Saturday Highlights: More Uber $ said to be coming; Why ESPN's video clips are disappearing from YouTube

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The Wharton Network At Its Best (Wharton Entrepreneurship Blog)
On Josh Kopelman being awarded the 2015 Alumni Achievement Award.

Uber Said to Plan Another $1 Billion in Fund-Raising (New York Times)

Township in New Jersey (Evesham) partners with Uber and BeMyDD to cut its DUI numbers (Ars Technica)

How the Mets moved on from Madoff (Fortune)

Here's why ESPN's video clips are disappearing from YouTube

When Exxon was a player in computer industry (compared to Sunoco's experience)

Tom Paine

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I think of strange things when I wake up in the morning, and today it was Exxon's (some of you might remember a time when Exxon was a separate company, and prior to that it was Esso, which was derived from Standard Oil of New Jersey) strange move to divesify into word processors and semiconductors. I wonder what the corporate strategic planners at Exxon were thinking at the time: that they would eventually run out of petroleum, or maybe someone would find a way to power automobiles with something other than gasoline, but anyway diversification and corporate portfolio strategy was the thing then.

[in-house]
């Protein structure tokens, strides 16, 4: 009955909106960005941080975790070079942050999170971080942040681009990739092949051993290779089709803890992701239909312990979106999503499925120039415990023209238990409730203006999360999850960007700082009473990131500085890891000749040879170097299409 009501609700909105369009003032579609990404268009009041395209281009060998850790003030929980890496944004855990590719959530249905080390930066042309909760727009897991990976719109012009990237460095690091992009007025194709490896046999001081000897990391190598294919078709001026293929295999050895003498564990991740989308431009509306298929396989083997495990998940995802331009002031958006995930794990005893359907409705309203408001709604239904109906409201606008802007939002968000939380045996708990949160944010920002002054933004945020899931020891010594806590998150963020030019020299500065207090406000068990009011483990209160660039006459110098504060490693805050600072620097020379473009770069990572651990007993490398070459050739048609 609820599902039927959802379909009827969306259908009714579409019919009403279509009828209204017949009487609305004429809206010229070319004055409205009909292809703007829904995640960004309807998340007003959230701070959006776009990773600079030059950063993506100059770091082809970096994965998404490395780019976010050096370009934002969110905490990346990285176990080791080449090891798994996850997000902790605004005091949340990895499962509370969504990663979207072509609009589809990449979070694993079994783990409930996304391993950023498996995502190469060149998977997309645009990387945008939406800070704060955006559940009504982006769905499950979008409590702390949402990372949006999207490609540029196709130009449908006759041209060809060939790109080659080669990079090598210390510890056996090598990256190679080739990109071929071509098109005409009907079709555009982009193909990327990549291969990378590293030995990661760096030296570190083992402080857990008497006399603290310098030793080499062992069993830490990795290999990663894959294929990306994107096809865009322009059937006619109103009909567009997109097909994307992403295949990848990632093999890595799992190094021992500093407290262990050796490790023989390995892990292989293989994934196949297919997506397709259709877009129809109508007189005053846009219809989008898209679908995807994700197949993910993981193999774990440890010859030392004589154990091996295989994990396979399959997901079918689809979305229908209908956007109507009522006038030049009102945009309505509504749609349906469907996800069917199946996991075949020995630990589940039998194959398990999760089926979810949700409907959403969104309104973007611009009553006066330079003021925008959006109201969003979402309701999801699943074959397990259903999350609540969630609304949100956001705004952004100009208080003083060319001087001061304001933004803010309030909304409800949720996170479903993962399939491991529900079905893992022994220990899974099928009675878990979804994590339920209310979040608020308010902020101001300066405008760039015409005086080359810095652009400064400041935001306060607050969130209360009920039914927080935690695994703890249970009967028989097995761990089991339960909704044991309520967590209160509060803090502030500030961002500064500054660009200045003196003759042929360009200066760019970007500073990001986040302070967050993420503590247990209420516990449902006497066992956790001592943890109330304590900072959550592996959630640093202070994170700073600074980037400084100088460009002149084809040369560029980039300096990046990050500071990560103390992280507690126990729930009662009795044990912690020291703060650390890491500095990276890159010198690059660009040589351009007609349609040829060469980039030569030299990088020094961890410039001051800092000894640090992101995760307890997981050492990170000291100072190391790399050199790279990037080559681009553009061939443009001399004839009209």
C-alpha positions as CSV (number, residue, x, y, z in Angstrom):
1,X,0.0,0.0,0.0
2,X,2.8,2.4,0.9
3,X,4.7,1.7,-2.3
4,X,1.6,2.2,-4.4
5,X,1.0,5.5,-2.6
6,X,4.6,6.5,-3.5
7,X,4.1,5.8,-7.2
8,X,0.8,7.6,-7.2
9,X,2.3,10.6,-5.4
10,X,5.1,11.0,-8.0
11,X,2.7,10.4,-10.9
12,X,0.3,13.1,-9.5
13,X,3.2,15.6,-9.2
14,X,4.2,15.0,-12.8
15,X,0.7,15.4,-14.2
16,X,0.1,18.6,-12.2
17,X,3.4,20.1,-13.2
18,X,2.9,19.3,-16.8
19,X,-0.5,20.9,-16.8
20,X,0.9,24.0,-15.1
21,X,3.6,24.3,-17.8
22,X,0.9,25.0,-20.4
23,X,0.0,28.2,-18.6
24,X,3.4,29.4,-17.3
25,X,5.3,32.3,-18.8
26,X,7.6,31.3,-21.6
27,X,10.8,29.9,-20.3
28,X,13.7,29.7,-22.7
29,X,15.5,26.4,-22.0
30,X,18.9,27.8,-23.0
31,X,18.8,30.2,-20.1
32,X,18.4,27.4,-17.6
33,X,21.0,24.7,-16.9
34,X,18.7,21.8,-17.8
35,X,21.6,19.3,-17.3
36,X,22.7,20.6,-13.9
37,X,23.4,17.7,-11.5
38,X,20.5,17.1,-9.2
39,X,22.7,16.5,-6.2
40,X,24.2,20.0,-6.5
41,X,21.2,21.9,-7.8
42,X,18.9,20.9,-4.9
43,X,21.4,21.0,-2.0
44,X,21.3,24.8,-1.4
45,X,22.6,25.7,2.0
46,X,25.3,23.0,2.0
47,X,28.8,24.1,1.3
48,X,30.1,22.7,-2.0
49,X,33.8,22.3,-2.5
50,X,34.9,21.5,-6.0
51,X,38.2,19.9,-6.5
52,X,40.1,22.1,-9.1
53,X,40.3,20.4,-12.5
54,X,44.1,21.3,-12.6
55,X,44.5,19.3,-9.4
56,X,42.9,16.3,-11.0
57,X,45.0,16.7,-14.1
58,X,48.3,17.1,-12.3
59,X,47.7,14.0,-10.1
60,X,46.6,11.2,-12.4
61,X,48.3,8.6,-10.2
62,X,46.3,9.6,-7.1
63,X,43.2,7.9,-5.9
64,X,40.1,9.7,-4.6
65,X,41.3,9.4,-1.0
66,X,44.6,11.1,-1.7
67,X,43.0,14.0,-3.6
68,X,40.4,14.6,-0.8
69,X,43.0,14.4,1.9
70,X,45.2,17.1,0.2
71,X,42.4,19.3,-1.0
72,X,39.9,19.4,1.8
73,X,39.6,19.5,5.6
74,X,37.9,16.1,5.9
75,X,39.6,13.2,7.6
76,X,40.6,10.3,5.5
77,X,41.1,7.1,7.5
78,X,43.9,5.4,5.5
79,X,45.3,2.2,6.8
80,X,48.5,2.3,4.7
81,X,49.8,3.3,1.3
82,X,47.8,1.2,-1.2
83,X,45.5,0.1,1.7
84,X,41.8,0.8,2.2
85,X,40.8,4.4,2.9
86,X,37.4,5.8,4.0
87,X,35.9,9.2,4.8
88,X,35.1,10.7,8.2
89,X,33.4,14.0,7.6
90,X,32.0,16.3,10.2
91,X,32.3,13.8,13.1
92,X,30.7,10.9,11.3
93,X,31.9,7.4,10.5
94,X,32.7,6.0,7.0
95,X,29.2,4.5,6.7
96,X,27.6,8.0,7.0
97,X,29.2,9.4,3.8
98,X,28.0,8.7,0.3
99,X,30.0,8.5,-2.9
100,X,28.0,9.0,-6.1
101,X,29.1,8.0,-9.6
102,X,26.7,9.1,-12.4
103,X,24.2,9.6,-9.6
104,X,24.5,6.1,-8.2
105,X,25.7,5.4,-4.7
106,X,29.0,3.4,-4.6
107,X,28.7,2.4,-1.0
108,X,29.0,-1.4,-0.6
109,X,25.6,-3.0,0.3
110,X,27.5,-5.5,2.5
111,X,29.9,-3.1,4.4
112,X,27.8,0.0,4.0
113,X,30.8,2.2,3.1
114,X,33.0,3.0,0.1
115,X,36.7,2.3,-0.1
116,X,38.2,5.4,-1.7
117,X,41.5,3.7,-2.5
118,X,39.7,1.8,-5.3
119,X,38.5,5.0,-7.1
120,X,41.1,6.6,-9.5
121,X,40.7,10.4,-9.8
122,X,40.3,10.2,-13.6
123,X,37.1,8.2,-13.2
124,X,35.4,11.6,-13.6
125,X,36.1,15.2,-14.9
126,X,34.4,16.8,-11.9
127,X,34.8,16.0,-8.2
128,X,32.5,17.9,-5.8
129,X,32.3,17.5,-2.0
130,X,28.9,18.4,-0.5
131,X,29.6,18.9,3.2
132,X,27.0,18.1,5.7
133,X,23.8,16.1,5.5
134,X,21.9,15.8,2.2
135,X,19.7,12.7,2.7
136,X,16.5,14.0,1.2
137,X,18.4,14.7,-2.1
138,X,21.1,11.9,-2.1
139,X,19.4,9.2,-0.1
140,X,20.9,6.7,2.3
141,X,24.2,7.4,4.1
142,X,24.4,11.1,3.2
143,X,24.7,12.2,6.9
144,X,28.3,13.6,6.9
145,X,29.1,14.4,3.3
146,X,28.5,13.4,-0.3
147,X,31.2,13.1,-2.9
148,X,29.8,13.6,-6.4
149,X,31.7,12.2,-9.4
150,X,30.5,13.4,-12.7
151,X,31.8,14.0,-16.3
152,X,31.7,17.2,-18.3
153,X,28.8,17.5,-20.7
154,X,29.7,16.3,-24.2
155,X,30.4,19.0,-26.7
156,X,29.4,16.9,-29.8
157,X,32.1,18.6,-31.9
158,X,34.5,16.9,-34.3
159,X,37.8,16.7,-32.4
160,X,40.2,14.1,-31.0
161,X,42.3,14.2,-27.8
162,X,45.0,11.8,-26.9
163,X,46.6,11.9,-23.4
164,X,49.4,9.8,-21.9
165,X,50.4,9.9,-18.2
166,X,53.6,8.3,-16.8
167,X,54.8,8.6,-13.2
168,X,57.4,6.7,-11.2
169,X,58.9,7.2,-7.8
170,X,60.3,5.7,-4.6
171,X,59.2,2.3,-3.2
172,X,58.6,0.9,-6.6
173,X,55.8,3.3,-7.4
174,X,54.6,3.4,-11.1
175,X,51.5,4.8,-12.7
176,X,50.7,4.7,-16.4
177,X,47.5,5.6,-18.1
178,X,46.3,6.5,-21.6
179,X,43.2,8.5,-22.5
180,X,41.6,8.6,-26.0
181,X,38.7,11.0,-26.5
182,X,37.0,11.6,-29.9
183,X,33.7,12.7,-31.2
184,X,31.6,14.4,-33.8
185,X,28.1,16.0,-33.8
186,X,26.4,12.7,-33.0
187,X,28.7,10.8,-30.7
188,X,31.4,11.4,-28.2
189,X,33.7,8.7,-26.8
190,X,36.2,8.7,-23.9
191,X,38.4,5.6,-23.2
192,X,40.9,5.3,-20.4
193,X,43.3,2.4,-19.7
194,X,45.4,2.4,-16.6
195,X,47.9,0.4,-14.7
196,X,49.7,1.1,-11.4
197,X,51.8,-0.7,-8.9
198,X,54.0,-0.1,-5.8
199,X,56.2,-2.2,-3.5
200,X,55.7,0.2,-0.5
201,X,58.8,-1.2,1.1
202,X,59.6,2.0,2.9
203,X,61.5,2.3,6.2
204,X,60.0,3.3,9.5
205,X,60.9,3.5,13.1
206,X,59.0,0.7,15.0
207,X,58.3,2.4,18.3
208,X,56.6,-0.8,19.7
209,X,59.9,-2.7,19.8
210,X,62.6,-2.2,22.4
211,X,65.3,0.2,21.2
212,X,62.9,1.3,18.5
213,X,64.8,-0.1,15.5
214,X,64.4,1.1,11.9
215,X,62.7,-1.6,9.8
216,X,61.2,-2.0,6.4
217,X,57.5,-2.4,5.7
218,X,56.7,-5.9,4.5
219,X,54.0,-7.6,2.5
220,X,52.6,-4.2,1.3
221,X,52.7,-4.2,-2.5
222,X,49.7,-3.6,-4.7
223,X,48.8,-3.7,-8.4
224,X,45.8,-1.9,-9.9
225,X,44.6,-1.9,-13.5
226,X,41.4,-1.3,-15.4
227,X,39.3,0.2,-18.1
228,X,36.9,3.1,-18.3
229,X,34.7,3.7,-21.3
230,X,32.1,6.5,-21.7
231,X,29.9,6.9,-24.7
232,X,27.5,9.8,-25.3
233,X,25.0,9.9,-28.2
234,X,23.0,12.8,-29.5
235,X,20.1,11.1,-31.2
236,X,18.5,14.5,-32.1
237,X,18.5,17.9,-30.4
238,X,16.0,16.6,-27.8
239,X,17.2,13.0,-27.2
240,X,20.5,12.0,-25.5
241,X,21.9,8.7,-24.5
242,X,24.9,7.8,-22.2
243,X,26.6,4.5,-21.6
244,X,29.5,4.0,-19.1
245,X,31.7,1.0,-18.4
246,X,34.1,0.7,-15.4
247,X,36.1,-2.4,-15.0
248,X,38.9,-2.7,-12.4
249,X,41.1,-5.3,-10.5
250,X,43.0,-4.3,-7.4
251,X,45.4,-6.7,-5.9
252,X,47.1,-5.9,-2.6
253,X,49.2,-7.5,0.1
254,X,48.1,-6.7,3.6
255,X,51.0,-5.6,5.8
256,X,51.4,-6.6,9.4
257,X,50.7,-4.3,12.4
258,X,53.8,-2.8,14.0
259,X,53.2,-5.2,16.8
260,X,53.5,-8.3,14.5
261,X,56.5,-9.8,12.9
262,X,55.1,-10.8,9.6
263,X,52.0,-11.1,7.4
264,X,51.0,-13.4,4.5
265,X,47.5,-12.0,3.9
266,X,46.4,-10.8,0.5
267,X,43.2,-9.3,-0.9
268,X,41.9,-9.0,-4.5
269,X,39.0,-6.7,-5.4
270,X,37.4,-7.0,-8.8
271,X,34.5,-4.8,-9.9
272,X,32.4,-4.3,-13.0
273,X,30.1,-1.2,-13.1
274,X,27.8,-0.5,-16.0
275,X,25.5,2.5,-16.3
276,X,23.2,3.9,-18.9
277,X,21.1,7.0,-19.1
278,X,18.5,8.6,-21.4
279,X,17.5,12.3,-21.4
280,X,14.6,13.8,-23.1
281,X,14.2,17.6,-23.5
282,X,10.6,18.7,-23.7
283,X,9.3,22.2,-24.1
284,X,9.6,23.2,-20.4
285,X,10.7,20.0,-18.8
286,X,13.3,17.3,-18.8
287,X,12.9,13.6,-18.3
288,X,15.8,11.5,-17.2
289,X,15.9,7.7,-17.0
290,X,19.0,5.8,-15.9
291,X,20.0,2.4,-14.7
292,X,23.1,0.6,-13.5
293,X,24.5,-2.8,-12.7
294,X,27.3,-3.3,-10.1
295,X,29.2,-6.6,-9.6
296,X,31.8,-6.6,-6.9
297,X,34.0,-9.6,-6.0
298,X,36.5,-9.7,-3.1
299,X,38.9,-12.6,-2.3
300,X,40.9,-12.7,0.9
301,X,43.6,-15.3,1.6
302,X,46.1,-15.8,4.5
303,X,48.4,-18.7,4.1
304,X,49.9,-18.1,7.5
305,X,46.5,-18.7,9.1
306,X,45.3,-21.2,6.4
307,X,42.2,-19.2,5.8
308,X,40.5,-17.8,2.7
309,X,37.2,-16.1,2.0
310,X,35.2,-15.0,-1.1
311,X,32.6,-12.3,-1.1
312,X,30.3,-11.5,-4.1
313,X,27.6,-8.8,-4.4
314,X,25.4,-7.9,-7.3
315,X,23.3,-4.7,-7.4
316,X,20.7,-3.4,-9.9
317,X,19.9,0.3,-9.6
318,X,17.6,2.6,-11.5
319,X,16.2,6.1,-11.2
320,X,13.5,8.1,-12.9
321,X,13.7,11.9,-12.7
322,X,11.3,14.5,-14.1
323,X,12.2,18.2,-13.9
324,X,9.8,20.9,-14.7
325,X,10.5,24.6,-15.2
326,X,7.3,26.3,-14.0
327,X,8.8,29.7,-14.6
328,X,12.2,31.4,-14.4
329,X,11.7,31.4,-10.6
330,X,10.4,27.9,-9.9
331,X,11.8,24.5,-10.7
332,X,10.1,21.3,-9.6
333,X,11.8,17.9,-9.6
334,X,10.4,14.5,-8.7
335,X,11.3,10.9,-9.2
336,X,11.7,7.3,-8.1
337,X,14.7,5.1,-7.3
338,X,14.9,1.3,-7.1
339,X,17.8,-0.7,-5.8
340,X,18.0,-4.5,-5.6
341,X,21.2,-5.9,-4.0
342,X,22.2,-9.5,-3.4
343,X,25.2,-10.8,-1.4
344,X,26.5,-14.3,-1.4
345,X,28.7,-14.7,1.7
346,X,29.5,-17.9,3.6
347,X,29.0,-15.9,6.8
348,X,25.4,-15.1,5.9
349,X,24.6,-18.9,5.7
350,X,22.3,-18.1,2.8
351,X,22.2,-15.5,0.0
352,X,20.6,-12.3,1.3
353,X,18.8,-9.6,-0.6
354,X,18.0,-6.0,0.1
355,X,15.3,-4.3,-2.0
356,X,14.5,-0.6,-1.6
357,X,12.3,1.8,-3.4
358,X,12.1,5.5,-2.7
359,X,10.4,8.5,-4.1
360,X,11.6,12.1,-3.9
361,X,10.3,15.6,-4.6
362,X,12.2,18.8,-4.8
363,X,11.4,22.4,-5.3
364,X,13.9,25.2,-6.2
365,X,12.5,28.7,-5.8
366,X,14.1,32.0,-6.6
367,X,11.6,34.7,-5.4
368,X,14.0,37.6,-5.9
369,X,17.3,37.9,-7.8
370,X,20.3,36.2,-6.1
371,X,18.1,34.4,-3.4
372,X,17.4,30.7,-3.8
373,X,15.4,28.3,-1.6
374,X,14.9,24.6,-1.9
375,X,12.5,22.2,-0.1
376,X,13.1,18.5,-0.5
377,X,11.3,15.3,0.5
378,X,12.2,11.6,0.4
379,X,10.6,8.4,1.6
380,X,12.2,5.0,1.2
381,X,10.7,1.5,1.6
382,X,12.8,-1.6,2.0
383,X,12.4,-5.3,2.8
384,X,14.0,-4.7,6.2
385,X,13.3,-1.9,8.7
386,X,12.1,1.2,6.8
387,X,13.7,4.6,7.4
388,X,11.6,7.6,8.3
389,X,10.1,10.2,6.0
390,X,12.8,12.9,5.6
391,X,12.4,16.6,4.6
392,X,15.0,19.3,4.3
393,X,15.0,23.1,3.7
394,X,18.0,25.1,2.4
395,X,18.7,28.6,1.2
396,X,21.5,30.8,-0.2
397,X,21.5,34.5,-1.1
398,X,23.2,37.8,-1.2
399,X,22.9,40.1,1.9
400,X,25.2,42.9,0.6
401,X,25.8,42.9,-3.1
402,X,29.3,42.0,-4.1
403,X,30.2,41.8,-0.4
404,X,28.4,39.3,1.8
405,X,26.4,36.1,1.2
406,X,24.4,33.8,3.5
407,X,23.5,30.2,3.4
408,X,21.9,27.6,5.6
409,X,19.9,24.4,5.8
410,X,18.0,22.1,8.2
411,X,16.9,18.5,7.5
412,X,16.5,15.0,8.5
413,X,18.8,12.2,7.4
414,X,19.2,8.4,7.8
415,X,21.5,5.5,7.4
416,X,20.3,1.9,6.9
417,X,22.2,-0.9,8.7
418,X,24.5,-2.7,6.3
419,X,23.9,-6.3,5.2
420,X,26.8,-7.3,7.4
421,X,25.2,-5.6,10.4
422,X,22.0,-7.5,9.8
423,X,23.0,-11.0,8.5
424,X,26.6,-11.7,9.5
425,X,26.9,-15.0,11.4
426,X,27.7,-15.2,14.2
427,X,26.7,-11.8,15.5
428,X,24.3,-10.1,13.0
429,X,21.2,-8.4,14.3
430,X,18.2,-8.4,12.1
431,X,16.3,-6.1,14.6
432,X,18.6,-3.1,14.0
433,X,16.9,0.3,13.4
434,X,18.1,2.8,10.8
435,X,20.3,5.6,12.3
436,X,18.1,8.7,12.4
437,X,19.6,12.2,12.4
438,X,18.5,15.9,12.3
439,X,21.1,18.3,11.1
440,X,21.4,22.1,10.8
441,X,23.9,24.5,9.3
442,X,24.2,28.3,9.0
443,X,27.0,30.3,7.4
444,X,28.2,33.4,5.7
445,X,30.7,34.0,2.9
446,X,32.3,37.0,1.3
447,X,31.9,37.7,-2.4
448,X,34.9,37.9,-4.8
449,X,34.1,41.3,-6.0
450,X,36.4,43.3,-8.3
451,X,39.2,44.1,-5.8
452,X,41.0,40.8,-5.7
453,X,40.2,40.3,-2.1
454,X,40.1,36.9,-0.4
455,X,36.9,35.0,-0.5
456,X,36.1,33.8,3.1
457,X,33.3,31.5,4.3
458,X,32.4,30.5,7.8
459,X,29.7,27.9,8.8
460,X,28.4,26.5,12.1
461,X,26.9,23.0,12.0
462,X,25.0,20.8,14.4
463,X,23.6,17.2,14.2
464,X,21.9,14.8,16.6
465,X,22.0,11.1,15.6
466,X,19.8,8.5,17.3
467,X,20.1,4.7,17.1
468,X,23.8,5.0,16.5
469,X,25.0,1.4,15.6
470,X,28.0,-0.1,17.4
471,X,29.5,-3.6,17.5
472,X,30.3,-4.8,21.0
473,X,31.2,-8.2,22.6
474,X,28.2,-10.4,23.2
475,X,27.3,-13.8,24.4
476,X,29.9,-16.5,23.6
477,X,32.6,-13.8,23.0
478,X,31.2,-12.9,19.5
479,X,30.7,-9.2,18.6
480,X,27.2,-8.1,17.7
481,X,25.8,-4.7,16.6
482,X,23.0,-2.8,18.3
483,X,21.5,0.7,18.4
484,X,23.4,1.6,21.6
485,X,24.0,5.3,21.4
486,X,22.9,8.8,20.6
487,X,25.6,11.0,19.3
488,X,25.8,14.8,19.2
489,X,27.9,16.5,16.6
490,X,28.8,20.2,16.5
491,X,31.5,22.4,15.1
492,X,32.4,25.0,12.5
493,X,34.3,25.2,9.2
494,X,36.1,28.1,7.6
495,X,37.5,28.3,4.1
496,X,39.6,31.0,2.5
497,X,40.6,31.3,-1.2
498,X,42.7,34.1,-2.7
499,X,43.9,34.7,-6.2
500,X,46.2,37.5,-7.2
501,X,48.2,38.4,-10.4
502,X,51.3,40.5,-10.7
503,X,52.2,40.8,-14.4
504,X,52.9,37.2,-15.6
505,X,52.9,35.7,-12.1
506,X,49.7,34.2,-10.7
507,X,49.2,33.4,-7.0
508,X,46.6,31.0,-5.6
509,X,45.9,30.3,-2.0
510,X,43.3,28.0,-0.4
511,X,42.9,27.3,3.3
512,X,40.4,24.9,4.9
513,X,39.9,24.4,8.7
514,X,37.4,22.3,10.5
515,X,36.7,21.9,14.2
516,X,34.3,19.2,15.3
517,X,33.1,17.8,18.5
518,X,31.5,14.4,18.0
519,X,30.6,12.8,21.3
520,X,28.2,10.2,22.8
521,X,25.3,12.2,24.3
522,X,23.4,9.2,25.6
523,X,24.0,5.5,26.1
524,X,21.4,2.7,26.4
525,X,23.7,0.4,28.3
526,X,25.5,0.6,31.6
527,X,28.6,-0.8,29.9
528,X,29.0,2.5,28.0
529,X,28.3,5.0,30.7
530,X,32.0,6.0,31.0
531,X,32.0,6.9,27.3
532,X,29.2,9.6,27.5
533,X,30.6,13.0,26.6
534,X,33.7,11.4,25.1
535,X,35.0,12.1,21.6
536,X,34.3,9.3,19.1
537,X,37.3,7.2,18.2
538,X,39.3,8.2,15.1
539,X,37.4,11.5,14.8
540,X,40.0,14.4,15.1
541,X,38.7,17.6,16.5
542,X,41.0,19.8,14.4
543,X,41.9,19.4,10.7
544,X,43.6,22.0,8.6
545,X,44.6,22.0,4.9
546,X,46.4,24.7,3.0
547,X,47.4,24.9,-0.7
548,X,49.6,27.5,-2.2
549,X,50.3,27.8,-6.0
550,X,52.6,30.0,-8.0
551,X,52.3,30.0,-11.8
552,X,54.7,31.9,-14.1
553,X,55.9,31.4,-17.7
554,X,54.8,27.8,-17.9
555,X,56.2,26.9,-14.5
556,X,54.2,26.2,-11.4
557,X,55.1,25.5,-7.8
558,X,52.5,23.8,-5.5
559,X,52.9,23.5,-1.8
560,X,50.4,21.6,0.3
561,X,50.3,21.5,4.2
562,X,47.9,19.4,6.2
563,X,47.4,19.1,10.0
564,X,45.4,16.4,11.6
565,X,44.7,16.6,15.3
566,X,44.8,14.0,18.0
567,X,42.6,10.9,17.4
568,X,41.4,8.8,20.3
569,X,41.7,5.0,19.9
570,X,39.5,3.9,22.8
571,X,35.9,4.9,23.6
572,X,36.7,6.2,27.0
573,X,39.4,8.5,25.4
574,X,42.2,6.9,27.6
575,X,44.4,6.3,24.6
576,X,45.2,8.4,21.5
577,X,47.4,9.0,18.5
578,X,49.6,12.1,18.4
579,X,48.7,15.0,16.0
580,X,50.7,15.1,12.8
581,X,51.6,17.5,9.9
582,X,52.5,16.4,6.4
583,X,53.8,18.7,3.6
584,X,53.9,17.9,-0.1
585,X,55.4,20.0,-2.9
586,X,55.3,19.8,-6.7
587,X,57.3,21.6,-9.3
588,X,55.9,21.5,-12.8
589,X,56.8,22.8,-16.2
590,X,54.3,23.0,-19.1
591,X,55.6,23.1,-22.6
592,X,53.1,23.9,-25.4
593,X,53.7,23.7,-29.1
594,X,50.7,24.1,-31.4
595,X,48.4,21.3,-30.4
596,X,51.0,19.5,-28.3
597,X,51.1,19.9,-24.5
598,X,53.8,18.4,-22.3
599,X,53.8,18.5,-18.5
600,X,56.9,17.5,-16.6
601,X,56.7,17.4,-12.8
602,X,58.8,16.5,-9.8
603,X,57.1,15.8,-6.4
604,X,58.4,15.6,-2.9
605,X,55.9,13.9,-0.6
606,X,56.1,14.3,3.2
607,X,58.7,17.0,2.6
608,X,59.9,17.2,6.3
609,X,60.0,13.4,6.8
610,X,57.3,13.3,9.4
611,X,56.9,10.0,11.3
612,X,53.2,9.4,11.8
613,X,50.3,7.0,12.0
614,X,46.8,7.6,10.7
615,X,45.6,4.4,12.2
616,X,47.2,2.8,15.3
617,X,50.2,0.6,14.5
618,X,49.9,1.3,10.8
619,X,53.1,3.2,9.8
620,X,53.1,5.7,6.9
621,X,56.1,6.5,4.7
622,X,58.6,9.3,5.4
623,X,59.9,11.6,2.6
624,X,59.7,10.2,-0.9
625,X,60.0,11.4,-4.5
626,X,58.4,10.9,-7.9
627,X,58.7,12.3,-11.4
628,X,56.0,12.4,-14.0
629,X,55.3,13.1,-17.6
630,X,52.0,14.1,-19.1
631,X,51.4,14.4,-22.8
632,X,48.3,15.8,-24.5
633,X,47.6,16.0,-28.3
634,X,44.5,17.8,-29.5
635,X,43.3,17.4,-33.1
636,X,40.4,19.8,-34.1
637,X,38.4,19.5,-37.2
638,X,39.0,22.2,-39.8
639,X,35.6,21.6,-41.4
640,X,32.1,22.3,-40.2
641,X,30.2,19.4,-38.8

In word processors, Exxon had considerable success, pioneering important innovations in electronic typewriters and word processors through its Qwip, Qyx and Vydec product lines, eventually consolidated into Exxon Office Systems. In 1978, it had a 7% share of the electronic word processing market, although that would shrivel to 4% by 1980. and of course the entire standalone category would soon be made irrelavant by PCs and Macs. Exxon exited the business in 1985.

In microprocessors, it first bought half of Zilog, and lster the entire company in 1980. Zilog's first microprocessor, the Z80, had been a big success. but under Exxon it was mostly downhill, until Exxon exited from the business, also in 1985.

In fact, one of Exxon Office Systems' major production facilities was in Lionville, Chester County. If anyone has memories to share about that plant or Exxon's electronics business, I'd love to hear from you ( or @phillytechnews).

Of course, Sunoco (nee Sun Oil) was a bit more successful, starting by selling spare time on its mainframes (which eventually became SunGard Availability), and ultimately building through a series of adroit niche acquisitions SunGard Financial Systems, a dominant player in banking and corporate treasury that just sold for $9.1 billion.